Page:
The Chancellor announced in the PBR a plan to more than halve the deficit over four years. But with the uncertainties that remain and growth still delicate, the PBR provided for continued support until recovery is secured with the focus of fiscal policy shifting towards consolidation from 2011-12, when the economy should be better placed to support necessary fiscal tightening. I have said before that failing to offer the support that the economy requires could damage the recovery and incur unwelcome and long-lasting damaging effects. That is why further support is being offered to business to ease problems with cash flow and access to bank lending by deferring tax rises and extending tax allowances. This has included the extension of the Time to Pay scheme. To date, it has helped 160,000 businesses to spread £4.8 billion of tax payments over a timetable that they can afford. The small companies' rate of corporation tax will be frozen this year to help 850,000 businesses.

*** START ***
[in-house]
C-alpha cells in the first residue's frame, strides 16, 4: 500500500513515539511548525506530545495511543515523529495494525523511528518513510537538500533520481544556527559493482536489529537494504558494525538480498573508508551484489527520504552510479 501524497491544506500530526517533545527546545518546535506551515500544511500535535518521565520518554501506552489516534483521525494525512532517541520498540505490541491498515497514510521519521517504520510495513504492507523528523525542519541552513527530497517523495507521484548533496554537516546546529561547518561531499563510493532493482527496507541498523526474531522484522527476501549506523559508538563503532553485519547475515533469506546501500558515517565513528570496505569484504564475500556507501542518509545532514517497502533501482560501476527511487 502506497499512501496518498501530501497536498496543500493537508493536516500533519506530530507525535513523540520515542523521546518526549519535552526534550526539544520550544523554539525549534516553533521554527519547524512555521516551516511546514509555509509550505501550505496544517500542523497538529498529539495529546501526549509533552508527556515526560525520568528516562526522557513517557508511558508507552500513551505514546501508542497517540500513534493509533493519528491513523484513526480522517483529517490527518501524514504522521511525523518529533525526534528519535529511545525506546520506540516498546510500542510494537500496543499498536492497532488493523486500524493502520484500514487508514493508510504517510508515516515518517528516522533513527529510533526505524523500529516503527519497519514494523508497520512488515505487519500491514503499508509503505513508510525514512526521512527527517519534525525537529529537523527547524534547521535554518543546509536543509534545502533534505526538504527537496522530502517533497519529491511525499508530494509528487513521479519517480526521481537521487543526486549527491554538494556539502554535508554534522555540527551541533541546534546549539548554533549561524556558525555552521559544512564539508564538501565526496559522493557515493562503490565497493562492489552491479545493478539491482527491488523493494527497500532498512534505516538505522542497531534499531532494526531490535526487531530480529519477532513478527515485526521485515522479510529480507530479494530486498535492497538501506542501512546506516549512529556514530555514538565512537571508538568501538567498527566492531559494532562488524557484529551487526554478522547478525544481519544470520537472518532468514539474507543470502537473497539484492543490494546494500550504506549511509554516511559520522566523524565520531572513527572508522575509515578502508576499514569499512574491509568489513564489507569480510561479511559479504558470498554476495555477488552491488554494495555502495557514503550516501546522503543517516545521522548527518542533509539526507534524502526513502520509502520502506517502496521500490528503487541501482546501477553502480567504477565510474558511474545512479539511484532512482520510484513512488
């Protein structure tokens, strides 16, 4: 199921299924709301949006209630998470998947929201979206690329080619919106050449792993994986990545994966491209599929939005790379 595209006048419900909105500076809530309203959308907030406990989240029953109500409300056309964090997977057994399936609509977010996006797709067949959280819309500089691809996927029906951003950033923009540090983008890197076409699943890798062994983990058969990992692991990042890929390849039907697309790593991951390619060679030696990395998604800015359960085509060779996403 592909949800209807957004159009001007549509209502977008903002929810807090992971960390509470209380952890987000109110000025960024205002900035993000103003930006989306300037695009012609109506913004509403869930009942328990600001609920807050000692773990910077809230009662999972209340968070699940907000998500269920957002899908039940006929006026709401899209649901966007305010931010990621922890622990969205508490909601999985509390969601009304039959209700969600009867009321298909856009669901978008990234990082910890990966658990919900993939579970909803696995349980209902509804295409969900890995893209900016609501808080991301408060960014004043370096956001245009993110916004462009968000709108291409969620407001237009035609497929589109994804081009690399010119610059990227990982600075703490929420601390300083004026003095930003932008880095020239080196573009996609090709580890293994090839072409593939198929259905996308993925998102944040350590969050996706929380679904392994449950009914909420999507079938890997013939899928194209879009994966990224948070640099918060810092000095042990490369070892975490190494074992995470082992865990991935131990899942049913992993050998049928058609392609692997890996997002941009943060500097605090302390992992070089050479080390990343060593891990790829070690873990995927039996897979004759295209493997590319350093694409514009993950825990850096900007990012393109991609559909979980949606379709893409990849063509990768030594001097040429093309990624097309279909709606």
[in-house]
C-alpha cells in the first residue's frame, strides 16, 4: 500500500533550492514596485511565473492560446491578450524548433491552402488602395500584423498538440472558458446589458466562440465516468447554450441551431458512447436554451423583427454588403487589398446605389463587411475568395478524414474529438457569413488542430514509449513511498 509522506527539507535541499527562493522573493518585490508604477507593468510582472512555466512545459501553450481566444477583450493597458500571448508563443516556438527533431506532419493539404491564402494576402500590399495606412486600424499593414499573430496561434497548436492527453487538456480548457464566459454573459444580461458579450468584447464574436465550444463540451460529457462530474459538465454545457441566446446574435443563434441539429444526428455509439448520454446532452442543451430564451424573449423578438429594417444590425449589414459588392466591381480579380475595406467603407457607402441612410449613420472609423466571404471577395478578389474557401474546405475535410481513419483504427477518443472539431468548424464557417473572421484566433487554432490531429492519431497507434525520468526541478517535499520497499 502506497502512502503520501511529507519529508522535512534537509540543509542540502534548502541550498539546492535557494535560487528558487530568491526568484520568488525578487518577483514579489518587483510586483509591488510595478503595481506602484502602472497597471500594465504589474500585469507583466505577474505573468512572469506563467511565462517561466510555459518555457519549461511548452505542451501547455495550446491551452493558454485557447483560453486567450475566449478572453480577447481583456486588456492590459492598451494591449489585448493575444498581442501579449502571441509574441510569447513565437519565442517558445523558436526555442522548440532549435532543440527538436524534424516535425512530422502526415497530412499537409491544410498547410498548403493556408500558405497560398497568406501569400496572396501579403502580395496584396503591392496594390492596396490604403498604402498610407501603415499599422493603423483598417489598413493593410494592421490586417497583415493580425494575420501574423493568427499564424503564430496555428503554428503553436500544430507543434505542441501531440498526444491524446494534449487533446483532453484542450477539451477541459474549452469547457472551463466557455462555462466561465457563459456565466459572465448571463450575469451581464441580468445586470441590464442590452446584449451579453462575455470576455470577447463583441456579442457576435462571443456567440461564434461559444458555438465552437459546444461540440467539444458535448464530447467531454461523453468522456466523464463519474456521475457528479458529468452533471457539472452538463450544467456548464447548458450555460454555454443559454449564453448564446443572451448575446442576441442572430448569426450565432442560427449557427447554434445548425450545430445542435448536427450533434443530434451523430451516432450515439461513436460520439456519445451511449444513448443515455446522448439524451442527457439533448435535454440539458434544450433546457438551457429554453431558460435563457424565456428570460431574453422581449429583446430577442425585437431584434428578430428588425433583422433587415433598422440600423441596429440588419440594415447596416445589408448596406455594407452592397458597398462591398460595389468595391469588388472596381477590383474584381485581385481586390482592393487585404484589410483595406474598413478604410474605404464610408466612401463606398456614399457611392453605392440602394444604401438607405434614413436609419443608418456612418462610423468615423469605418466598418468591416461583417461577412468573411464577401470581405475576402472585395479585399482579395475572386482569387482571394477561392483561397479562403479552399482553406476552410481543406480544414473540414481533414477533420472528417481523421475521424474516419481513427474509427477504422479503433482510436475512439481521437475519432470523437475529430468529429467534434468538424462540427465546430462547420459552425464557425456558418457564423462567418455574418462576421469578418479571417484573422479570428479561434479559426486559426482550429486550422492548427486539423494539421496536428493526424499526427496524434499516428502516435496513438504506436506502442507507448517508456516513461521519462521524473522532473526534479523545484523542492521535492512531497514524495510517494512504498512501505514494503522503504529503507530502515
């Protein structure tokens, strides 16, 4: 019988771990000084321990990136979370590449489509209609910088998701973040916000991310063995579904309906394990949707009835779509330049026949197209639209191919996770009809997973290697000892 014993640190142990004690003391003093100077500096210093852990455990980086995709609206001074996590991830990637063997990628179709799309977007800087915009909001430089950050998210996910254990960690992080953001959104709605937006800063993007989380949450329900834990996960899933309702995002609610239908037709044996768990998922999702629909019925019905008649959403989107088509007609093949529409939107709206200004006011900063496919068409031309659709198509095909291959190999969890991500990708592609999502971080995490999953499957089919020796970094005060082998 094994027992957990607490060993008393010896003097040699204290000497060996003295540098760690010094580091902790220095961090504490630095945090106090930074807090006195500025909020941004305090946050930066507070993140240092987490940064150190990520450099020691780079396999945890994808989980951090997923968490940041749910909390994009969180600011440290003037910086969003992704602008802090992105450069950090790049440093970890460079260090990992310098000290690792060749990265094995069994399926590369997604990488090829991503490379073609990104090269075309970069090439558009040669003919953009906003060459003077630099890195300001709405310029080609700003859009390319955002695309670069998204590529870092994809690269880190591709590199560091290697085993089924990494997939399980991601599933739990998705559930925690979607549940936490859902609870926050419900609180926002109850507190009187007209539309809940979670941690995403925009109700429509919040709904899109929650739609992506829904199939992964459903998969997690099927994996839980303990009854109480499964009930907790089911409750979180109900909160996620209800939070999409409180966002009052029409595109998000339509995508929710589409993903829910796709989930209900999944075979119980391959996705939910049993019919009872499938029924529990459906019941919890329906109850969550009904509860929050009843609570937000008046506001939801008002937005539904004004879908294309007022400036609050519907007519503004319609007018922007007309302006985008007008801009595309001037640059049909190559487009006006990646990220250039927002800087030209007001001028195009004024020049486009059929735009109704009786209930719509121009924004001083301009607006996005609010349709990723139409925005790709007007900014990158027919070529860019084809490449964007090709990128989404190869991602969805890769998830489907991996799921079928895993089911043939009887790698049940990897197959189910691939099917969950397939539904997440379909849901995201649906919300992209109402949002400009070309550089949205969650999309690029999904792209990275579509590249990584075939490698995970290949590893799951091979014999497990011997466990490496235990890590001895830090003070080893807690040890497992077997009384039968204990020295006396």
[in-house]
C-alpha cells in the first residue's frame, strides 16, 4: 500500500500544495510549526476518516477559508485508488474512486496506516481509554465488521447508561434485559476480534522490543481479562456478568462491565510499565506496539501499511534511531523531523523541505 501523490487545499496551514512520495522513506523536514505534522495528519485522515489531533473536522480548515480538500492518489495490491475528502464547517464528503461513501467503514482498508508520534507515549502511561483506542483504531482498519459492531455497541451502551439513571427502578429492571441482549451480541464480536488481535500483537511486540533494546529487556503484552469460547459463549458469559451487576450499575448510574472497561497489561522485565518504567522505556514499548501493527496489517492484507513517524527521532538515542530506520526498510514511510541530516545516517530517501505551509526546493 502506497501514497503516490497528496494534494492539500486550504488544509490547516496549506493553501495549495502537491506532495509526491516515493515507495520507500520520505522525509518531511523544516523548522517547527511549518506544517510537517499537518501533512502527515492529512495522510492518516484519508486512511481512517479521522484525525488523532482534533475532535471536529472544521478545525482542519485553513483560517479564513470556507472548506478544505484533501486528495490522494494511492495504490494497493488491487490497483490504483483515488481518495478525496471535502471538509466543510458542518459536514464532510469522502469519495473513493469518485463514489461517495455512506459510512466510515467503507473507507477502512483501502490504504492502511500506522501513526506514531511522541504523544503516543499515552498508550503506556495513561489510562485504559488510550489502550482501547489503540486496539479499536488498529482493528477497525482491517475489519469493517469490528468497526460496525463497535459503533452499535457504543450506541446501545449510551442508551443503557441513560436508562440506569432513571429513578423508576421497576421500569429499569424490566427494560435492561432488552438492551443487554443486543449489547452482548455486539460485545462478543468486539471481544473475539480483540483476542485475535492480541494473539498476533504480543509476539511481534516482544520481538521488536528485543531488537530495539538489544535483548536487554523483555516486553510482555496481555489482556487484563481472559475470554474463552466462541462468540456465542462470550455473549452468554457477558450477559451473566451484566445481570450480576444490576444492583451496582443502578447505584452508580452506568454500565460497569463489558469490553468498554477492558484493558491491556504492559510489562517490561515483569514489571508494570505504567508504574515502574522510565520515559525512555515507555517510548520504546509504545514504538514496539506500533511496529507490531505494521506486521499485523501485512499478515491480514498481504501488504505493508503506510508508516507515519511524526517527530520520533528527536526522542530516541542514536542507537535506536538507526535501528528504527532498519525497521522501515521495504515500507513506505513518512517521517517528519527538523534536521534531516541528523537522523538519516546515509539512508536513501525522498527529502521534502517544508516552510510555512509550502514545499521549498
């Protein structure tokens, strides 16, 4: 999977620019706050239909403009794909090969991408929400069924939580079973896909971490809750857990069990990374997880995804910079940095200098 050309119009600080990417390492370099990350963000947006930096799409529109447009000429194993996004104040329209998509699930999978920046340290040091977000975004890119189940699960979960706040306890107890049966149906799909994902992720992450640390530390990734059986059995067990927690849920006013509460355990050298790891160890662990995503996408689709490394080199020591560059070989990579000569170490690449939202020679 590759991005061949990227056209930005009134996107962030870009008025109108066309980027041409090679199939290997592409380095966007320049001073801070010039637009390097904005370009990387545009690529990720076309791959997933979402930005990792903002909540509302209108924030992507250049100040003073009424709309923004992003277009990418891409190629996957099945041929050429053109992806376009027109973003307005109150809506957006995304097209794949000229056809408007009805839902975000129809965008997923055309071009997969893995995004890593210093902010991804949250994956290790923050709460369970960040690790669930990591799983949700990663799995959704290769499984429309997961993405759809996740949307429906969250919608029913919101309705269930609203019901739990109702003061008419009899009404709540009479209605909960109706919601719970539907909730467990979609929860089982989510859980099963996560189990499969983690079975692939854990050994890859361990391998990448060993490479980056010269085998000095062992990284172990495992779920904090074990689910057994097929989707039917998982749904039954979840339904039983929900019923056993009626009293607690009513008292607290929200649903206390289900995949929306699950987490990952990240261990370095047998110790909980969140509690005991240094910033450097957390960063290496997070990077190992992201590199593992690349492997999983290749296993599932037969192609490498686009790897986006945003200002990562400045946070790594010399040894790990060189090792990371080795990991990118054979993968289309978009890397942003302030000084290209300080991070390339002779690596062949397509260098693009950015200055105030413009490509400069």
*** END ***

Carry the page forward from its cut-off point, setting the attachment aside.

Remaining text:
Our support has entailed that the number of business failures has been running at about half what it was in earlier Tory recessions. For home owners, the PBR announced that the Support for Mortgage Interest scheme, which provides cover for mortgage interest payments for those who have lost their jobs, has been extended for a further six months. I am pleased to say that our actions are working. The latest Council of Mortgage Lenders figures show that the rate of repossessions is half what it was in the last recession. More than 220,000 home owners are receiving direct support to avoid repossessions, through schemes such as Support for Mortgage Interest, the mortgage rescue scheme and Homeowners Mortgage Support.